Because it is my experience,

That there may be times in life in which

There is no perception of wind.

It may be blowing elsewhere,

But it doesn’t appear to be blowing here.

The Greek root for Spirit

Is pneuma,

Which literally means “breath.”

One can think of pneumonia

As a disease of breathing,

Or pneumatic tires

As tires inflated with air or breath.

What I believe is Jesus’ intent

Is to say that

Where there is

Air and breath

There is the Spirit of God,

Whether or not we perceive its presence.

Unfortunately, his intent

Is often lost in translation.

But it is vitally important to understanding his word:

The Spirit is omnipresent.

It is never further away

Than your next breath.

The problem often is that

We are memory dependent creatures.

We fail to be faith dependent disciples.

We forget;

Especially when times are affluent and abundant.

Like Israel

We forget how close God truly is;

How intimate God has made his dwelling in us.

We forget

Because we become numb in self-indulgence

To perceive the presence of the ever-present Spirit

Of our Heavenly Father.

We don’t know from where the wind comes,

Jesus tells us.

The Spirit is absolutely independent

To make its presence known

Or to remain hidden away

(But ever present).

The Spirit’s presence may be experienced

At any given moment.

This leads us to mistakenly

Believe that we can engage God in a game

Of divine fetch

As if there were no limits

To our petitions and intercessions.

We pray for winning lottery numbers

And when we lose

We whine like spoiled children.

Oh please!

God’s will trumps our will

Ten out of ten times.

When we fail to get our way,

We’ve failed to be obedient disciples.

We have failed to discern or follow

The will of God.

Yes, we are told

To ask

And it will be given.

But where we fail

Is when we are too impatient

to hear the rest of the thought:

We are told to ask

what the will of God is

In each particular setting and circumstance.

This is why

It is easy to mistakenly believe that

God somehow pops into

And out from life,

With seemingly sporadic randomness.

When we ask

“What is God’s will”

we refocus and become aware

of the Spirit already in our midst;

of the Spirit who had never left our side.

We don’t know

Where the Spirit goes.

All the barriers that

We like to place

Somehow get circumvented

By the relentless nature of the Spirit.

Some will be blown over and destroyed.

Barriers are built by humans:

Barriers of class, order, sexuality, gender identity,

religion, faith, values, and belief.

Barriers are created

By the implicit violence

Of assumptions,

Labels of “disabilities” or “retardation,”

Of rich or poor

Or black or white.

Barriers to the Spirit are created

When we choose a broad brush

To paint a world of divinely intentional created individuals.

Three strikes and you’re out

Is a barrier often used

To justify locking someone up

For the rest of their life

Or leading them to the hangman’s gallows.

Yet, we often fail to consider the

Presence and power of the Spirit

Even in the lungs of the condemned.

I have the privilege of experiencing the Spirit’s presence and movement with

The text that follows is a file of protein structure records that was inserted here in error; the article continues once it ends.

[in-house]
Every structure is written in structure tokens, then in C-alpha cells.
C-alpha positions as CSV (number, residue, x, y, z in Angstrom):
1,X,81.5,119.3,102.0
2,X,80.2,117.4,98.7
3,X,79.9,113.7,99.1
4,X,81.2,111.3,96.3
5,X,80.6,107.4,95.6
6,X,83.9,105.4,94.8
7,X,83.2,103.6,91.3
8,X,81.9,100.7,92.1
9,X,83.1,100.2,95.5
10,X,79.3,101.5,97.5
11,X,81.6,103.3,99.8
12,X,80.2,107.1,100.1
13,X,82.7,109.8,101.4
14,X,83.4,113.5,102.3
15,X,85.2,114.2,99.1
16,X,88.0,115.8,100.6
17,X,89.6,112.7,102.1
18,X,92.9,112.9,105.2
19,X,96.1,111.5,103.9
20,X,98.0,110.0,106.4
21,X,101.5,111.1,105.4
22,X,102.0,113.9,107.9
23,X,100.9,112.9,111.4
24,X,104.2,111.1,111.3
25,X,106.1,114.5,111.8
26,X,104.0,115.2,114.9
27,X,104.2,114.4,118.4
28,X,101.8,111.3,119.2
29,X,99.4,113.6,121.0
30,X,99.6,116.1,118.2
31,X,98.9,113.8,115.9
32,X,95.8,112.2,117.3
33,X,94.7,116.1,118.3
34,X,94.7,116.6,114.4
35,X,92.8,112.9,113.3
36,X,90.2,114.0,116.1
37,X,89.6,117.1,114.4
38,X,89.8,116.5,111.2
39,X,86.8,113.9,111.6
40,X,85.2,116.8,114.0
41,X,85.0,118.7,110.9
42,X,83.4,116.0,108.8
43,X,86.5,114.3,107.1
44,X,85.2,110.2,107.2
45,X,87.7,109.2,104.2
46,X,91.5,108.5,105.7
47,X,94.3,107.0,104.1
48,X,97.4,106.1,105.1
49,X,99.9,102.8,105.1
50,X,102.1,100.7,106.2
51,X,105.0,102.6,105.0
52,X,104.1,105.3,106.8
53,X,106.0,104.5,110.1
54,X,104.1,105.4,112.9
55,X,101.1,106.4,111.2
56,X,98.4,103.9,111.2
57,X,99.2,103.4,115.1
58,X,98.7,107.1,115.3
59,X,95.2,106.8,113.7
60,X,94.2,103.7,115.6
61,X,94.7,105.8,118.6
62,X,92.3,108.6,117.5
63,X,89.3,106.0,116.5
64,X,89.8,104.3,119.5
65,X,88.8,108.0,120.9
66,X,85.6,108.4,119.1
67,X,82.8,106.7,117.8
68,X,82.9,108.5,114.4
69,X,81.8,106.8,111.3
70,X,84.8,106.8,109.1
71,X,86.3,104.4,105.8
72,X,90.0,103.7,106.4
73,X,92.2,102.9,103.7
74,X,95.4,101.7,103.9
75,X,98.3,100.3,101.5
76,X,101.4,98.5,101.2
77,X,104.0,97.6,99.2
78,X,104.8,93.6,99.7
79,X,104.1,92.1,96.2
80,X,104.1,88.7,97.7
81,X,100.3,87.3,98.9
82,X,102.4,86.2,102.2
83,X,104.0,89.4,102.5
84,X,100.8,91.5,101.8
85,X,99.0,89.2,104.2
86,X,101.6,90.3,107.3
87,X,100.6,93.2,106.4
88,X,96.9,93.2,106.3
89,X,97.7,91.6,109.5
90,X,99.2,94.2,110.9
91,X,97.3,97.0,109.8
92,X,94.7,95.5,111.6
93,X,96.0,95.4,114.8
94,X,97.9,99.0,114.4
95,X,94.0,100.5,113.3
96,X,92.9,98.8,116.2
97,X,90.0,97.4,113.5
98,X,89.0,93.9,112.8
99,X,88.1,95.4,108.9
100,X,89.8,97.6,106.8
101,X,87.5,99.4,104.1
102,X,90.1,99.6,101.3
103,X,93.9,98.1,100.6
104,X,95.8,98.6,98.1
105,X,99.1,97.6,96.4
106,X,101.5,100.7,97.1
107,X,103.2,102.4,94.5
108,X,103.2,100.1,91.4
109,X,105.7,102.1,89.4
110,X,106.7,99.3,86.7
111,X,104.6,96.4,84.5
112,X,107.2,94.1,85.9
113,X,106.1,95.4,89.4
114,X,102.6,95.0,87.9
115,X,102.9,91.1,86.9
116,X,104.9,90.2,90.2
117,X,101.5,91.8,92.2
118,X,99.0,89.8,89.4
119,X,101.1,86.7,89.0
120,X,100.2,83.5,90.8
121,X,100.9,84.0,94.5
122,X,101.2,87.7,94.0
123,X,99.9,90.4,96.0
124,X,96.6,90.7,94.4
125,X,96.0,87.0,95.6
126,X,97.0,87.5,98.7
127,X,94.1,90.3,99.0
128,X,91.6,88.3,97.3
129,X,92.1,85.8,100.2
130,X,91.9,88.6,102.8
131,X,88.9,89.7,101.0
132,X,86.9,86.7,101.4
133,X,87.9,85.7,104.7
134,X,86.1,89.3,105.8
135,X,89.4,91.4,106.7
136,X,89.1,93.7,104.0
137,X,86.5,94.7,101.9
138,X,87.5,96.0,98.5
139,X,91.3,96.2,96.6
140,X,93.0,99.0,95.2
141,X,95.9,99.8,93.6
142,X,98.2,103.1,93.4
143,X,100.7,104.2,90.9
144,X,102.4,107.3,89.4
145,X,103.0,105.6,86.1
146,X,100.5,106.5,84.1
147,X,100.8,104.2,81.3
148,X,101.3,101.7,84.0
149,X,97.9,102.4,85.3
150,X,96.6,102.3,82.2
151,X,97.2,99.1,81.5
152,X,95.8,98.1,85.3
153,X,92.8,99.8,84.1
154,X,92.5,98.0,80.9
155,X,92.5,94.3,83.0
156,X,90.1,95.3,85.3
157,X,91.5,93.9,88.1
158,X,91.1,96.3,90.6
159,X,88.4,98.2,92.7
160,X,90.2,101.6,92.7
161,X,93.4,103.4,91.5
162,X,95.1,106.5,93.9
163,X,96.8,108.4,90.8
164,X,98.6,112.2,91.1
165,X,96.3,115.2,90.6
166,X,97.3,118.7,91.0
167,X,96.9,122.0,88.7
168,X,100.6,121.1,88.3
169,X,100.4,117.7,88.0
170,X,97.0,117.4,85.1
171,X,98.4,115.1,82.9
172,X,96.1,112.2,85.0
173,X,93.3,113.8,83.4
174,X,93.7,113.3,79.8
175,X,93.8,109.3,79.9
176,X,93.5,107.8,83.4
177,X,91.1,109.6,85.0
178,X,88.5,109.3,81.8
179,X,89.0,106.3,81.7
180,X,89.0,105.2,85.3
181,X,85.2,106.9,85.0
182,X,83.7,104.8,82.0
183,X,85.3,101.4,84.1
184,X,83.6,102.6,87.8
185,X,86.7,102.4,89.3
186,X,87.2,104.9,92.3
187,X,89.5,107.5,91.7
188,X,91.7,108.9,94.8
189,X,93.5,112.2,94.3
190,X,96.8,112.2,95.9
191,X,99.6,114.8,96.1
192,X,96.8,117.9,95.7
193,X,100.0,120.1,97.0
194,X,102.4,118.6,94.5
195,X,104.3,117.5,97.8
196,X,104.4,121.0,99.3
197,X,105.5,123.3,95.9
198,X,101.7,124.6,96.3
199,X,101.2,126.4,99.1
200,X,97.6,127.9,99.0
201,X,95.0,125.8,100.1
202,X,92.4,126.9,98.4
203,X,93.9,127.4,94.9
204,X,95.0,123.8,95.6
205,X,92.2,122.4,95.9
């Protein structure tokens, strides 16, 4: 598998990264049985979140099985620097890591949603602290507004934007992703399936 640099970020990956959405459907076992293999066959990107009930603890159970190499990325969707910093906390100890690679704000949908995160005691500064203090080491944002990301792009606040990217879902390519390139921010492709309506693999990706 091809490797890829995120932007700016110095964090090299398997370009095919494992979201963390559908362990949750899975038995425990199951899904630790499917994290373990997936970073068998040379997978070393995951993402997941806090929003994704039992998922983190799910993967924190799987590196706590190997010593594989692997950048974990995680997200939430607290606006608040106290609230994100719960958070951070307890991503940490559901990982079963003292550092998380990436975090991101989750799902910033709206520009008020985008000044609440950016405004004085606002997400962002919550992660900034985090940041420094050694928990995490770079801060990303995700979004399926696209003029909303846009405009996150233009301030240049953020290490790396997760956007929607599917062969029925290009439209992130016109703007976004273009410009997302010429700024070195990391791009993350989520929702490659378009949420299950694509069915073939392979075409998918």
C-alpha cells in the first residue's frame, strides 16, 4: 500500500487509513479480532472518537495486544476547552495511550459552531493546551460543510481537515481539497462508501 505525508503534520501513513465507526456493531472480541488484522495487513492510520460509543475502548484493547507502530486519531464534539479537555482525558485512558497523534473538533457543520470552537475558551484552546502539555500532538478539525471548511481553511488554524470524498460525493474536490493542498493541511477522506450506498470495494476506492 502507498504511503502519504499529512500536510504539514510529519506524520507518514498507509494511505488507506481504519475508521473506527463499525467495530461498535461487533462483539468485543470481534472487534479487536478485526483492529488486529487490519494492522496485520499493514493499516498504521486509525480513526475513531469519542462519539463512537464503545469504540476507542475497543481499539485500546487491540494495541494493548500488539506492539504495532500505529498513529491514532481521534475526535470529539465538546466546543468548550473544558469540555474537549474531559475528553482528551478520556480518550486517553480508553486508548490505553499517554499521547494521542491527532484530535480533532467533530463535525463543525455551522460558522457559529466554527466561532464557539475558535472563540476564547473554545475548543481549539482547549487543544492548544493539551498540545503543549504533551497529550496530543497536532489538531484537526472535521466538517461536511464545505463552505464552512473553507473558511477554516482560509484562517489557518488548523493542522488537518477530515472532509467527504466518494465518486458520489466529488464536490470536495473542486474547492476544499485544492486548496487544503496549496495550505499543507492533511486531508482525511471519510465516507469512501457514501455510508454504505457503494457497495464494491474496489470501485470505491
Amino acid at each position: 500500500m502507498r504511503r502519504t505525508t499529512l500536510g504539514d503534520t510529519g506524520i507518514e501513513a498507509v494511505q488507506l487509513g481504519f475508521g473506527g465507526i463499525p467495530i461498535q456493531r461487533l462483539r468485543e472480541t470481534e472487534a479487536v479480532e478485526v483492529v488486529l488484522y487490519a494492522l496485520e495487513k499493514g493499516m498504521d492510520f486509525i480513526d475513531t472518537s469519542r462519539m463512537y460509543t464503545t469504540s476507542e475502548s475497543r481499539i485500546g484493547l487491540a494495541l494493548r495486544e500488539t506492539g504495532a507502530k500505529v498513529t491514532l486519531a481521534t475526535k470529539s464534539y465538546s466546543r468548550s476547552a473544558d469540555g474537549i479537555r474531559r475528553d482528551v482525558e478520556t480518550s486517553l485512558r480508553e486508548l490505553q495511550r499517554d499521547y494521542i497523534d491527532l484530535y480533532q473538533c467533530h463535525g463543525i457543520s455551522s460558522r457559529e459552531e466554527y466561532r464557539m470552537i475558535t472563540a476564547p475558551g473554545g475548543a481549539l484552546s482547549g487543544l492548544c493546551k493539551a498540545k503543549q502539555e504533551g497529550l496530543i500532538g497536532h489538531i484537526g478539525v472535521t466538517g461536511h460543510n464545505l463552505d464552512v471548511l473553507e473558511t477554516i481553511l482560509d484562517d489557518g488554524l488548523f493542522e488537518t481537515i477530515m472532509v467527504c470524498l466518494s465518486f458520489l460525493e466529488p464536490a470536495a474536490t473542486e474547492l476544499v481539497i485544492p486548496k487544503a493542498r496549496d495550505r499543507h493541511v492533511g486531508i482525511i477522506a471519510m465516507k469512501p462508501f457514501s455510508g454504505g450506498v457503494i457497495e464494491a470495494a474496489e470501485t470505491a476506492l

Every letter I receive from my incarcerated parishioners.

Consider the issue of homelessness.

Labeling someone as homeless

allows us to inflict the violence of accommodation

because we rarely seek to understand

and correct the underling problems of individuals

that contribute to their homelessness.

So, where does this leave us?

What truth

Does this metaphor convey

That builds a foundation for faith?

1. Ultimately, God is in control; not humankind.

Less we throw up our hands

In self-serving fatalism

Consider the four-thousand-year history

Of our awareness of God’s initiative

Into the human condition.

God has taken responsibility for this creation.

God has made every effort to improve

Our circumstance.

We are in the sorry state of affairs

Specifically because we have failed to be

An obedient people,

Both collectively,

And as individuals,

Present company included!

2. God acts and reacts according to God’s motives.

Not ours.

Sometimes we know God’s motives.

Sometimes we think we know God’s motives.

But mostly, we don’t.

We see in a mirror dimly.

God’s greater plan

goes beyond the horizon of our experience and comprehension.

God’s greater plan

Exceeds the limits of our earthly life spans.

God’s greater plan

May, or may not, be synchronized with our plans.

But know this as true,

Based on our scripture, tradition, history, and experience

God’s greater plan

Is always in our self-interest;

It is always for our benefit.

It is always for the good.

God’s greater plan is motivated by love.

3. Finally, I believe we can take away

from this passage for this morning,

especially as we consider it through the lens of Lent,

the fact that the driving nature

behind the passion and death of Jesus

wasn’t driven by human motives,

as we are often tempted to assume.

It wasn’t.

We can’t blame Pilate or Herod or Judas or the Jews

For what happened to Jesus,

Because it was God’s will

That worked through them

To bring about a far greater divine motive;

A motive that is known in part, and

A motive that remains largely mysterious.

What we know,

What we are told

Is that God so loved the world

That he sent his Son to atone and to save.

It was, and is,

God’s intent

To bring you forgiveness of your sins,

By means of Jesus’ death upon the cross,

And to give you the gift of eternal life,

Won for us

With his victory over the grave.

“The wind blows where it chooses,:

Jesus tells Nicodemus,

“and you hear the sound of it,

but you do not know

where it comes from

or where it goes.

So it is with everyone

who is born of the Spirit.”

Because of this passage

We know:

God is in control.

God’s ways are not our ways;

yet this is good,

Because God always acts for our benevolence.

And it is God’s desire

To act because of God’s great love

To bring forgiveness and salvation to our world.